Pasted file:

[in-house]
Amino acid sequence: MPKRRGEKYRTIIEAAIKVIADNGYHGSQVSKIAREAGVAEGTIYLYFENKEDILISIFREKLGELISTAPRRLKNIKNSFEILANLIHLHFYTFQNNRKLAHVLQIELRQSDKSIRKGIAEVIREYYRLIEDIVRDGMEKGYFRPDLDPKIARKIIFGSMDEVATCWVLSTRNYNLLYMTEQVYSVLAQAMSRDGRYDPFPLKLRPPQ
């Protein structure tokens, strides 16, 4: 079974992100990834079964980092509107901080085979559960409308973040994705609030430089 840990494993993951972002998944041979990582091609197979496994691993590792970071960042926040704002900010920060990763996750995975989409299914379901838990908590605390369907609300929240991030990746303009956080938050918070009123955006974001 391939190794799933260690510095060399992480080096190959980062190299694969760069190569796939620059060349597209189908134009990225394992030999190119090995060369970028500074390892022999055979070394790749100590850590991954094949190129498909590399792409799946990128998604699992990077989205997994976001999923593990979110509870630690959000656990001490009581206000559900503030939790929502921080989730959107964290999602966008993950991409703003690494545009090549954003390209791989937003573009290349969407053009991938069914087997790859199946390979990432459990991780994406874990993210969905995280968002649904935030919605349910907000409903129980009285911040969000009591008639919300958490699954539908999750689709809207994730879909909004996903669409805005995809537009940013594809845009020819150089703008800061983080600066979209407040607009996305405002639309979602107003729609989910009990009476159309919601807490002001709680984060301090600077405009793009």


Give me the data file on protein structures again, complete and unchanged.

[in-house]
Amino acid sequence: MPKRRGEKYRTIIEAAIKVIADNGYHGSQVSKIAREAGVAEGTIYLYFENKEDILISIFREKLGELISTAPRRLKNIKNSFEILANLIHLHFYTFQNNRKLAHVLQIELRQSDKSIRKGIAEVIREYYRLIEDIVRDGMEKGYFRPDLDPKIARKIIFGSMDEVATCWVLSTRNYNLLYMTEQVYSVLAQAMSRDGRYDPFPLKLRPPQ
């Protein structure tokens, strides 16, 4: 079974992100990834079964980092509107901080085979559960409308973040994705609030430089 840990494993993951972002998944041979990582091609197979496994691993590792970071960042926040704002900010920060990763996750995975989409299914379901838990908590605390369907609300929240991030990746303009956080938050918070009123955006974001 391939190794799933260690510095060399992480080096190959980062190299694969760069190569796939620059060349597209189908134009990225394992030999190119090995060369970028500074390892022999055979070394790749100590850590991954094949190129498909590399792409799946990128998604699992990077989205997994976001999923593990979110509870630690959000656990001490009581206000559900503030939790929502921080989730959107964290999602966008993950991409703003690494545009090549954003390209791989937003573009290349969407053009991938069914087997790859199946390979990432459990991780994406874990993210969905995280968002649904935030919605349910907000409903129980009285911040969000009591008639919300958490699954539908999750689709809207994730879909909004996903669409805005995809537009940013594809845009020819150089703008800061983080600066979209407040607009996305405002639309979602107003729609989910009990009476159309919601807490002001709680984060301090600077405009793009």